Clive Ashmore

Getting machines to talk to each other enhances output and yields.

It’s common sense, really, and probably one of the most familiar sayings of mankind: Communication is key. Good communication is central to productive relationships, effective business strategy … just about everything, honestly. It’s not just communication, however, but communication quality and transparency that result in informed decision-making. This is especially true in the manufacturing setting and is the basis for Industry 4.0. Machines have been cranking out data for decades, but applying them in a meaningful way is, at the core, what Industry 4.0 is all about. Until recently, however, data exchange was largely supplier-specific; proprietary equipment system software could manage tasks rather seamlessly, but communication among disparate equipment brands in relation to PCB movement and traceability was challenging. The IPC-SMEMA-9851 standard provides a solid foundation and is still successfully employed, yet enhancements are required to progress toward a nimbler, automation-friendly solution that permits open and uniform machine-to-machine communication.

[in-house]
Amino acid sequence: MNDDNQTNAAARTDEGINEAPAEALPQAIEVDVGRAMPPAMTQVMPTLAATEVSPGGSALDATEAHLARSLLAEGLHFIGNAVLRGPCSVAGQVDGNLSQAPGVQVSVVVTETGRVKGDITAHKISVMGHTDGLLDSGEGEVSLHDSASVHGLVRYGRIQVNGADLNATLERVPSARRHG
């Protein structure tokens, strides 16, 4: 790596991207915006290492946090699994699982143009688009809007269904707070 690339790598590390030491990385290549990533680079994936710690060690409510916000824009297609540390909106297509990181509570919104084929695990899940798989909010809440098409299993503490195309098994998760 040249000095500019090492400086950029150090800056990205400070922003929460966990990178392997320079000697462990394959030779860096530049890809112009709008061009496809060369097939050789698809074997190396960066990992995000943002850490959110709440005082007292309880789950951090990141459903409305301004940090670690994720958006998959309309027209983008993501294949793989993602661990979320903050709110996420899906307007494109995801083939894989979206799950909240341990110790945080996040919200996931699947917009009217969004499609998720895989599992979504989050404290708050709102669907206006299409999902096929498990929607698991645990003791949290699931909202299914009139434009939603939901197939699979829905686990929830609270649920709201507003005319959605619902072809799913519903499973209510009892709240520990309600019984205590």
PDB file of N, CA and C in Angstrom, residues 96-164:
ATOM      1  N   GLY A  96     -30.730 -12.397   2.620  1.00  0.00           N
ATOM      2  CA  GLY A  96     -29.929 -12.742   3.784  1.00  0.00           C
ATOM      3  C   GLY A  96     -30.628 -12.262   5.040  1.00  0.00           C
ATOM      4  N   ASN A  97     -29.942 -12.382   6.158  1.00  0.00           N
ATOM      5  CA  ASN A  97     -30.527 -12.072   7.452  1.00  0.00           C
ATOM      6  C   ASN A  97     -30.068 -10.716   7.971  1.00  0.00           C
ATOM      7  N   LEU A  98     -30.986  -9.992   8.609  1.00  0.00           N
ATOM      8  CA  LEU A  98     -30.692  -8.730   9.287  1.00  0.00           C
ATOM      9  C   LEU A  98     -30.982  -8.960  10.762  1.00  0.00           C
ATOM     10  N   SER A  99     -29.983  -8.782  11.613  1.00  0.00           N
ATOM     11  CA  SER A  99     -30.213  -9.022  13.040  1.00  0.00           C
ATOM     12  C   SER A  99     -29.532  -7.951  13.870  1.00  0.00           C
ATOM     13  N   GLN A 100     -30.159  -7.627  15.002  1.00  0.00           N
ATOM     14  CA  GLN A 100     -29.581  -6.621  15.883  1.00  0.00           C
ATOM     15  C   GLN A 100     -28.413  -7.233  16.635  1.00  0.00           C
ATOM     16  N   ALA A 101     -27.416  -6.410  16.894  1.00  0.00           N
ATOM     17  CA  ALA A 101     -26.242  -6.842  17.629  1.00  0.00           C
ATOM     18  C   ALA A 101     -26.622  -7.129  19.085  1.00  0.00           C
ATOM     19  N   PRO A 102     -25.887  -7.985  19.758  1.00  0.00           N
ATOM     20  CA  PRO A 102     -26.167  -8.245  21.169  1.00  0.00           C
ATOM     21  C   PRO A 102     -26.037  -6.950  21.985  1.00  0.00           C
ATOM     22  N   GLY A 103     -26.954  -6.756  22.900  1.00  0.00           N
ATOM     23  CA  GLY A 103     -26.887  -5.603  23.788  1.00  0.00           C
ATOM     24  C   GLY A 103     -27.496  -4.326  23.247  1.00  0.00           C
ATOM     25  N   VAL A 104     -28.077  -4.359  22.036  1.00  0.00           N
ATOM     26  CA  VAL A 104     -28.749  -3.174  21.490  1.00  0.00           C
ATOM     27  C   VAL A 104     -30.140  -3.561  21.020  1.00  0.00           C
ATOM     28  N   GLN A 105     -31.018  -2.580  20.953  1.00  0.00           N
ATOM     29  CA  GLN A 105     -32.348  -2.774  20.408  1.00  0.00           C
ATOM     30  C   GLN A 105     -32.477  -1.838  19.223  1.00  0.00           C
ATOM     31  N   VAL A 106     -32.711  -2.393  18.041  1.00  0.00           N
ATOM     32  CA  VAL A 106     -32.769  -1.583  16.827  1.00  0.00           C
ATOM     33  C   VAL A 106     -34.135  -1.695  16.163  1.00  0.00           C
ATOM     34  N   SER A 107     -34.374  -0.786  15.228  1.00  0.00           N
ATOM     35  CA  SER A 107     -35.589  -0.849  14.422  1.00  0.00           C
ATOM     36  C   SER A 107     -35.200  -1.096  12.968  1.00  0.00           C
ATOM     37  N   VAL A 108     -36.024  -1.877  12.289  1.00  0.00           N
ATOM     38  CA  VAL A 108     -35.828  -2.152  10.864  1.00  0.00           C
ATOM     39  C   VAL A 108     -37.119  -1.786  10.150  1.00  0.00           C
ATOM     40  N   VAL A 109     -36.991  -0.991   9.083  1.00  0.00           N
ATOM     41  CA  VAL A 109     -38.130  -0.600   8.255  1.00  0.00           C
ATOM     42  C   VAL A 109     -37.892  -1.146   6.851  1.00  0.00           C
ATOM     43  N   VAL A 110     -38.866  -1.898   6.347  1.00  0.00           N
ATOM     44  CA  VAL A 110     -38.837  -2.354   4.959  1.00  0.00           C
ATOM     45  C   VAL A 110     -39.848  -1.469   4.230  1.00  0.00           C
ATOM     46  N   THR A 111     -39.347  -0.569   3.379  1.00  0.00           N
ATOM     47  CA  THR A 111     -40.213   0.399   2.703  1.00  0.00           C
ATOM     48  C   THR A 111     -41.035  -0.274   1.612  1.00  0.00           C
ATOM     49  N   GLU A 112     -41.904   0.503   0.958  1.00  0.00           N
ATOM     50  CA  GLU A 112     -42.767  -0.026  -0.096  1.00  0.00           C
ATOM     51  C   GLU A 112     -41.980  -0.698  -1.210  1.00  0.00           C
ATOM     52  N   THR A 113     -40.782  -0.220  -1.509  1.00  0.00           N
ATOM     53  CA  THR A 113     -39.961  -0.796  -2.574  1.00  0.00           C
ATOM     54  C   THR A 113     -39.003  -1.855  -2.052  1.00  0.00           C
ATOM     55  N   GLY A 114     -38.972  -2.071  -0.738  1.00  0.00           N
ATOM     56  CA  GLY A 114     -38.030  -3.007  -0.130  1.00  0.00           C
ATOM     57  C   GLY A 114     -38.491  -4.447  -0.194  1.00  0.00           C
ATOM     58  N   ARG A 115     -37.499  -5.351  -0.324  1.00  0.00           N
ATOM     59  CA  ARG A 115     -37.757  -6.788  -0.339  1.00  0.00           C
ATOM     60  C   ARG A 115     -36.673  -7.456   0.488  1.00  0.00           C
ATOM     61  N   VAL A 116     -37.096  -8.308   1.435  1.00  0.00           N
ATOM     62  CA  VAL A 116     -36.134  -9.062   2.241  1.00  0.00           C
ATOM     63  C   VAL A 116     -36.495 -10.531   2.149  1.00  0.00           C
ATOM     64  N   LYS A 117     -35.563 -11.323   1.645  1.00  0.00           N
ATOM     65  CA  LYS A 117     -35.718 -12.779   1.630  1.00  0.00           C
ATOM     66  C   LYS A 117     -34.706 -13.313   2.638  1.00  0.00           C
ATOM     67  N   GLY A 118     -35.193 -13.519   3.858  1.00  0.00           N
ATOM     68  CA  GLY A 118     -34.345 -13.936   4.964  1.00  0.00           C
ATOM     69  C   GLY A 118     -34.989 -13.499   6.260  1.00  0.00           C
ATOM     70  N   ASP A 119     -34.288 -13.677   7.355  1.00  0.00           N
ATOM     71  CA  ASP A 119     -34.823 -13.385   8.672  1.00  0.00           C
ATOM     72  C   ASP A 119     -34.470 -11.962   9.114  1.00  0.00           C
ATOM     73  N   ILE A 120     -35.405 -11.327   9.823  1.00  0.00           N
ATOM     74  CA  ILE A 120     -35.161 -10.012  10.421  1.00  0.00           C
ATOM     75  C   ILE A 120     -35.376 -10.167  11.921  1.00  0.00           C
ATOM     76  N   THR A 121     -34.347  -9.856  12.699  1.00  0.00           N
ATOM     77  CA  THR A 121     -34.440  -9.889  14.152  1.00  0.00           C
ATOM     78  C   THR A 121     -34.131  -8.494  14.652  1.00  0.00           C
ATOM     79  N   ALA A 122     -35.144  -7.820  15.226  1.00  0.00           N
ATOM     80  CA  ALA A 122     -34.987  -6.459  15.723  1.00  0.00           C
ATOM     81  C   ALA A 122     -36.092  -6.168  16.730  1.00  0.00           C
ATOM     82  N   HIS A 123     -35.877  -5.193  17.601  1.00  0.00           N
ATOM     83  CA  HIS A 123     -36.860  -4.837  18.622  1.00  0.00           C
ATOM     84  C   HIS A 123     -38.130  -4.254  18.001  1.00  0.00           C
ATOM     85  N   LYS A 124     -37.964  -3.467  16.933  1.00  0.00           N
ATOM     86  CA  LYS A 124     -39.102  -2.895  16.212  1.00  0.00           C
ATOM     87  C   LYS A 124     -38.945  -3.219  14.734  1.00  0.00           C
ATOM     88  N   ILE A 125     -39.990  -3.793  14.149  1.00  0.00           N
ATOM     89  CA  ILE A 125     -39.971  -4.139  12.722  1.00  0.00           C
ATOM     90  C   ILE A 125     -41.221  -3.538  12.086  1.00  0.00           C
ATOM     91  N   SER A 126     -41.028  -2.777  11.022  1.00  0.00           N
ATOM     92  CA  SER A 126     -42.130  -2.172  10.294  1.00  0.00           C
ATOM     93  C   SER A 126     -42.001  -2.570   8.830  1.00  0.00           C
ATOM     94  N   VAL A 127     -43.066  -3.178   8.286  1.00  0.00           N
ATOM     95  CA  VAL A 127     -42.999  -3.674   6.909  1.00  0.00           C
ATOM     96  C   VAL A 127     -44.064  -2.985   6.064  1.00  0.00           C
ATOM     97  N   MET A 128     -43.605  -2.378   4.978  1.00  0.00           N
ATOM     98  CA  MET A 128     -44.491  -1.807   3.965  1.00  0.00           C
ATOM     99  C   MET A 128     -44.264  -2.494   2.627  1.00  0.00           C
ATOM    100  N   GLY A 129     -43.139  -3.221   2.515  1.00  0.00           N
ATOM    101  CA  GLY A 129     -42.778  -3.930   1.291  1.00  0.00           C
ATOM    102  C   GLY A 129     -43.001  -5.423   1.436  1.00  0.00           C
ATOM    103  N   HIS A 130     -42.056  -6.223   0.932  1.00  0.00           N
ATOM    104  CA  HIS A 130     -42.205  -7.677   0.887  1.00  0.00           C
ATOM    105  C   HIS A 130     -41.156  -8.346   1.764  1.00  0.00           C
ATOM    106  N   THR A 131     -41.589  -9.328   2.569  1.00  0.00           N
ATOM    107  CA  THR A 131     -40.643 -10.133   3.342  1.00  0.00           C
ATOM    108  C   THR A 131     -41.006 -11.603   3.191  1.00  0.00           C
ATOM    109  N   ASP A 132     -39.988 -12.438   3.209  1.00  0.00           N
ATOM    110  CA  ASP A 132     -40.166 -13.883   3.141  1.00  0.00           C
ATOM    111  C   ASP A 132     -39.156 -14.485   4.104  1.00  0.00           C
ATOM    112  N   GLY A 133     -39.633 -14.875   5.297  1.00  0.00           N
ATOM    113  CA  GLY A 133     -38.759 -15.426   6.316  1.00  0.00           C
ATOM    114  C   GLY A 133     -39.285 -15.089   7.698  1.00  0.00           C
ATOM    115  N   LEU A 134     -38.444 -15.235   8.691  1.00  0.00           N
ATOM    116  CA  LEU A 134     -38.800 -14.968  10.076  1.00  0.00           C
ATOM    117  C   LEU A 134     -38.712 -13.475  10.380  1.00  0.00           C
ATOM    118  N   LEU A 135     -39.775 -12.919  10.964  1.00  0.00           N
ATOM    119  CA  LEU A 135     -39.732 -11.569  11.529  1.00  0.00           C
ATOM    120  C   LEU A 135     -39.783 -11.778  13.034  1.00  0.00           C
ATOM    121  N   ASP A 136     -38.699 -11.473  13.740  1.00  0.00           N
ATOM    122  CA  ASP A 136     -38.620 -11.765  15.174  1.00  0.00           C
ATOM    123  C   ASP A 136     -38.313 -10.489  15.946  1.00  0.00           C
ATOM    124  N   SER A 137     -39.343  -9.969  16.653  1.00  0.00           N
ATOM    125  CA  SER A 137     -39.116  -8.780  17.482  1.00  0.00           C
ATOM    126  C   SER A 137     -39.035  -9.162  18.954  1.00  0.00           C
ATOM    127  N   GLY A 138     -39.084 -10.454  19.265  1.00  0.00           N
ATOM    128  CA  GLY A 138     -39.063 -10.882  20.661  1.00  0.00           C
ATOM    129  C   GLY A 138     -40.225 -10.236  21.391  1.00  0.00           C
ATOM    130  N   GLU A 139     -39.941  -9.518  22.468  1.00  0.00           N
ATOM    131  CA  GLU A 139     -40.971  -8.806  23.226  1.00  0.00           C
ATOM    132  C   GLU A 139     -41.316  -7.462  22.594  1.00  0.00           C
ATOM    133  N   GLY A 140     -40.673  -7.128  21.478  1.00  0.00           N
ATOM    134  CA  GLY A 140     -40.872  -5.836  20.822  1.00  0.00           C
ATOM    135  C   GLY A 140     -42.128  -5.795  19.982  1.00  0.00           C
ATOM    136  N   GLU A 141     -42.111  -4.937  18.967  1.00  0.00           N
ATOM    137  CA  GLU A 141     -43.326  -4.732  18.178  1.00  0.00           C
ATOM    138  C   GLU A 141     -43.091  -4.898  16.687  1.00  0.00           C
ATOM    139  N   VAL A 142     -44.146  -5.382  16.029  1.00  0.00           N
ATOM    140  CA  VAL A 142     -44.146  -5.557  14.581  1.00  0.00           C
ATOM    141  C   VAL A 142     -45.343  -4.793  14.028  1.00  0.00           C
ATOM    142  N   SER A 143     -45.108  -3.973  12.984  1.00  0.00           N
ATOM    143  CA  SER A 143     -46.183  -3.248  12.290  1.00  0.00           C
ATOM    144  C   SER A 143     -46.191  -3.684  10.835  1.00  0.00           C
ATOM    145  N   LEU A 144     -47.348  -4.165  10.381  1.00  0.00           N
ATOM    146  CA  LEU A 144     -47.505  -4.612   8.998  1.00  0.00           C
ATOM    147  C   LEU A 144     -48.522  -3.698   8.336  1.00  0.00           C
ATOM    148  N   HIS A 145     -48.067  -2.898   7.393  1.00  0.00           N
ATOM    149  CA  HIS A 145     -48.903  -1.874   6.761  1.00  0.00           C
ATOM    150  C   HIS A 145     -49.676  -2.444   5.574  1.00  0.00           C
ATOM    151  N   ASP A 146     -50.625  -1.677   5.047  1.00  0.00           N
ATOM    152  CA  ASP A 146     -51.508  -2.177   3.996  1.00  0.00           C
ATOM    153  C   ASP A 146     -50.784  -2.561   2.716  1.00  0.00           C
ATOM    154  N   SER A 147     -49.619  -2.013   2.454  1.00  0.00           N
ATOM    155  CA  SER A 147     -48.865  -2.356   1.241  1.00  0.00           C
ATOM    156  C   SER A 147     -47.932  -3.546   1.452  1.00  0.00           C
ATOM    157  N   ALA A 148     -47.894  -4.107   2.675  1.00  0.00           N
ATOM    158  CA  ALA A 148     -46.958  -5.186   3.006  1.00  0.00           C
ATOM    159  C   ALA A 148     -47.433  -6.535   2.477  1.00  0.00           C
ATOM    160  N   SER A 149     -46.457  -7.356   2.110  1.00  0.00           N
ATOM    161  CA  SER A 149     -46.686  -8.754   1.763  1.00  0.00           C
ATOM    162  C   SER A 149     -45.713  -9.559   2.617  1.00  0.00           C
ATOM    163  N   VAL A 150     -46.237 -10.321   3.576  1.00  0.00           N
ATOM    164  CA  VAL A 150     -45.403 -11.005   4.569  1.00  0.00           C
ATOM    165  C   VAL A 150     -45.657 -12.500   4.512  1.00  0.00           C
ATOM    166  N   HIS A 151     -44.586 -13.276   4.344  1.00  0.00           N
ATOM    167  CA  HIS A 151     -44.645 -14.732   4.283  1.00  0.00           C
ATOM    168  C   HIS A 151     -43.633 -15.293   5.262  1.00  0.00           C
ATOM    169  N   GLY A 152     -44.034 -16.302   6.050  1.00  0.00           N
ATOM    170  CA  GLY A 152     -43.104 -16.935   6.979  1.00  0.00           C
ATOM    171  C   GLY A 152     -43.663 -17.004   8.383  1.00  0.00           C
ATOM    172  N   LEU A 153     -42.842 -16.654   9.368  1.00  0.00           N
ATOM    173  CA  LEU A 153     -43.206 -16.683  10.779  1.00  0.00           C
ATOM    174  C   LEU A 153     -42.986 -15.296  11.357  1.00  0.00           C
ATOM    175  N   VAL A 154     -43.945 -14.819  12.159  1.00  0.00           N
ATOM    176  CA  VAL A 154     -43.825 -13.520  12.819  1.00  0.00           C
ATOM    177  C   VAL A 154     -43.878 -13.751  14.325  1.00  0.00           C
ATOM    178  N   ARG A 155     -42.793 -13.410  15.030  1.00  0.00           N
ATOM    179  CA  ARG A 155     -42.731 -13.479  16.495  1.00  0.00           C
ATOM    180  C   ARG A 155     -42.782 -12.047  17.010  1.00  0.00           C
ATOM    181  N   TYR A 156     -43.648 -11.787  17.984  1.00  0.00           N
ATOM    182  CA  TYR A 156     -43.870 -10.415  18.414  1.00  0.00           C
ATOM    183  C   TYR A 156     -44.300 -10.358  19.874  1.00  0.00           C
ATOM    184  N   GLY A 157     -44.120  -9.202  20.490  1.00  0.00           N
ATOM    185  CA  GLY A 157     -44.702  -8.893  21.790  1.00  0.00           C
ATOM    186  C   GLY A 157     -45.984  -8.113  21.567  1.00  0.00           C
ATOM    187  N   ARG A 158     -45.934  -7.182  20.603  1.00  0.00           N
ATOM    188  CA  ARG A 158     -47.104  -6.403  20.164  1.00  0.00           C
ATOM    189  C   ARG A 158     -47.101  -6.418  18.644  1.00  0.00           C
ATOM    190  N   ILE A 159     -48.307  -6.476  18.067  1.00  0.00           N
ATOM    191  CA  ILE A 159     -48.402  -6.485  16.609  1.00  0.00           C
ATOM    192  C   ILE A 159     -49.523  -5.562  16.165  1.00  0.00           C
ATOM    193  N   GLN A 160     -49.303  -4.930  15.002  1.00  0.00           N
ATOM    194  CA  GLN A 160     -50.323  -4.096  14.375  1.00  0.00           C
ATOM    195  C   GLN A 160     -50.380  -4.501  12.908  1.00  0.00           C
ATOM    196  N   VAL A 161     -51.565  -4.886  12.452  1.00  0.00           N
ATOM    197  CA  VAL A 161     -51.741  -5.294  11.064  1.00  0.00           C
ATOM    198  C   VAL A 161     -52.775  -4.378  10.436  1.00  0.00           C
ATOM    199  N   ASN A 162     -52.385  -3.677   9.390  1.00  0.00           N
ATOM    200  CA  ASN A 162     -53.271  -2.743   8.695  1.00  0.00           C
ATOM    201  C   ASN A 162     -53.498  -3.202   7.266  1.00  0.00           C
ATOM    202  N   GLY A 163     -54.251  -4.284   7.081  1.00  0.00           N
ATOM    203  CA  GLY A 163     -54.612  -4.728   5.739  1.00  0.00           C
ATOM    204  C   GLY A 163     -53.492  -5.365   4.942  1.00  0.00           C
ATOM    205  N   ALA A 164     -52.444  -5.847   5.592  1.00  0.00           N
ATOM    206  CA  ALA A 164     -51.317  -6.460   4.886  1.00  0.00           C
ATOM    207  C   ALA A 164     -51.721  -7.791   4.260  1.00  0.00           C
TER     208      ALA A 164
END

How it started. While several stencil printer platforms and everything within their respective ecosystems – board handling equipment, SPI and closed-loop feedback tools – are data rich, self-correcting and optimized for the printing operation, the data generated by printers relating to the PCB characteristics must be passed down the line. That, of course, means the data must be vendor-neutral. Moving beyond simple board recognition from one system to the next, true traceability is required for smart factory effectiveness. Consequently, the Hermes Standard Initiative (IPC-HERMES-9852) was born as the result of more than a dozen equipment vendors unifying behind the cause for an improved open communication protocol, which speaks volumes for the requirement and the customer desire for such a solution. By simplifying the transfer of PCB data between machines regardless of supplier, efficiency and productivity improvement are a given. And, with scalability options, board data can be customized so that when the PCB is passed from, say, the printer to the placement machine, each machine is compelled to recognize the data set, potentially add to it, and transfer that record through the assembly line, making for a more holistic view of the PCB. In fact, these data represent the digital twin of the physical PCB, and Hermes transports the PCB and its digital twin consistently down the SMT line. Integrating Hermes with IPC’s Connected Factory Exchange (CFX) standard broadens this line efficiency and communication transparency to the factory, while other MES systems can extend that to the global enterprise.

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